Catalonia will push forward with a planned November vote on independence, leader Artur Mas said on Tuesday, but in a modified way in an attempt to skirt restrictions imposed by the Spanish courts.
The poll will be open to Catalans aged 16 and over and organised by volunteers, without any formal electoral roll. Mas touted it as an alternative means for Catalans to express their opinion after Spain’s constitutional court suspended all campaigning and preparations for a planned referendum.
“On November 9 there will be a consultation, there will be ballots and ballot boxes,” said Mas. Unlike the planned referendum, which was originally made possible by a decree passed in the Catalan parliament, the poll would be held under “pre-existing frameworks” that allowed for citizen participation, he said.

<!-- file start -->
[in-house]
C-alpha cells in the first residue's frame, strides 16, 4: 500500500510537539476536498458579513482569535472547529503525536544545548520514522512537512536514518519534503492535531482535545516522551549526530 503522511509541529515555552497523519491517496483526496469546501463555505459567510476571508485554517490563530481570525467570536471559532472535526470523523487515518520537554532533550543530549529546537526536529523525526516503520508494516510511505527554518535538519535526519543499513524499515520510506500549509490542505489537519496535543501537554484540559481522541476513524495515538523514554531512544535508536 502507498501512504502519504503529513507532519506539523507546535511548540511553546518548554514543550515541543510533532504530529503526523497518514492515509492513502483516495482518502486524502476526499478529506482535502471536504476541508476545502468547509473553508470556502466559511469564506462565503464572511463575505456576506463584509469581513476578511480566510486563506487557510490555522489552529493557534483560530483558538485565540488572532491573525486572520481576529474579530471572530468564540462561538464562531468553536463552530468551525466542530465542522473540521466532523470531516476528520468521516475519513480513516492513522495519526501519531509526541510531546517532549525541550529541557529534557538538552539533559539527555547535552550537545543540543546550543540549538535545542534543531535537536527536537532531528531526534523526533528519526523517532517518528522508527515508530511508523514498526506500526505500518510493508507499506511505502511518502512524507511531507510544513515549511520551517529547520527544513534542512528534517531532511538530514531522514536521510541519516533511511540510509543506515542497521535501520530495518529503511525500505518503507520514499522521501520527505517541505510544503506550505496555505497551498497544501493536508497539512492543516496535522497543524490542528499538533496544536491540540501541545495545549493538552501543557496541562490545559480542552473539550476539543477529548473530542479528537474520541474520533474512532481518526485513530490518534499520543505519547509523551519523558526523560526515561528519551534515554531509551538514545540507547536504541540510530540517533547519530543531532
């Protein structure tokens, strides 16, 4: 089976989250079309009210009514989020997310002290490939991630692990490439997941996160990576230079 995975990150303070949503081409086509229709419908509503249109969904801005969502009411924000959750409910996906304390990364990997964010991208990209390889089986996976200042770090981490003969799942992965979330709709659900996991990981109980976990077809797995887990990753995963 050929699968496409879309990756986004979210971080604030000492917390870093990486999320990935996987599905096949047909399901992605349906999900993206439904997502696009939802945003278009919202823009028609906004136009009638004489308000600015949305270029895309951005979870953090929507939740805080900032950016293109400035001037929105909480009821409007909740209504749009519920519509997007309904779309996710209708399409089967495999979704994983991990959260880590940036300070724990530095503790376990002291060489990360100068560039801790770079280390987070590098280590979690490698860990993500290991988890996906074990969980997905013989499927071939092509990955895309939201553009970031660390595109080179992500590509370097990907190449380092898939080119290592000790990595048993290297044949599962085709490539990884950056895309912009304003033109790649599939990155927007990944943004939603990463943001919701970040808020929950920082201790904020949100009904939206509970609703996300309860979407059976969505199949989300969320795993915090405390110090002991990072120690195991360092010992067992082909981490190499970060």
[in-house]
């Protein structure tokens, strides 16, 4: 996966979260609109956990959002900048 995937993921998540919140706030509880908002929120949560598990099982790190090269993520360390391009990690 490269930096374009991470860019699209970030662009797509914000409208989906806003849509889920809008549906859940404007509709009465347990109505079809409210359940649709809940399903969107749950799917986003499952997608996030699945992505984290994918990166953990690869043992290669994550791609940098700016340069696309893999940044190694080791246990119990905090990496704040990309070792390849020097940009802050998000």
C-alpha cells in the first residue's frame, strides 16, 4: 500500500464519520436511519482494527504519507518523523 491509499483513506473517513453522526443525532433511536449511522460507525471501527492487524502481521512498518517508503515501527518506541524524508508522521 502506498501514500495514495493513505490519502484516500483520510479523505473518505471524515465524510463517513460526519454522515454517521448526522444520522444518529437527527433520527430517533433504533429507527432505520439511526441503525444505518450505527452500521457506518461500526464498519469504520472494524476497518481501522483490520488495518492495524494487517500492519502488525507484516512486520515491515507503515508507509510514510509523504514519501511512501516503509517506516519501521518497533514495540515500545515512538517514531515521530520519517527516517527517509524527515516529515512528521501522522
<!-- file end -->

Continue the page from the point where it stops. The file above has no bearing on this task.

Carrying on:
The referendum was suspended after the court decided unanimously to hear a challenge by the central government. Caught between defying the court’s order and pro-independence parties pushing for the vote to go ahead regardless of its legality, Mas initially vowed to push forward.
On Tuesday he said the vote would have to be done “in a different form from what we had planned”, but insisted that it was not a step backwards. “Just the opposite. This government is committed to celebrating the referendum on November 9,” he said.
A poll this month showed that 23% of Catalans supported the idea of pressing ahead with an illegal referendum. The poll, done for Metroscopia and published in El País, found that 45% wanted the regional government to comply with the constitutional court’s orders.
Mas acknowledged that the non-binding vote would not be able to offer a definitive answer as to whether Catalans wanted independence from Spain, and he hinted that early elections could follow later. “November 9 is a lead-up to the definitive answer,” he said. “It’s clear that the most logical, final response is elections. That is what they fear in Madrid.”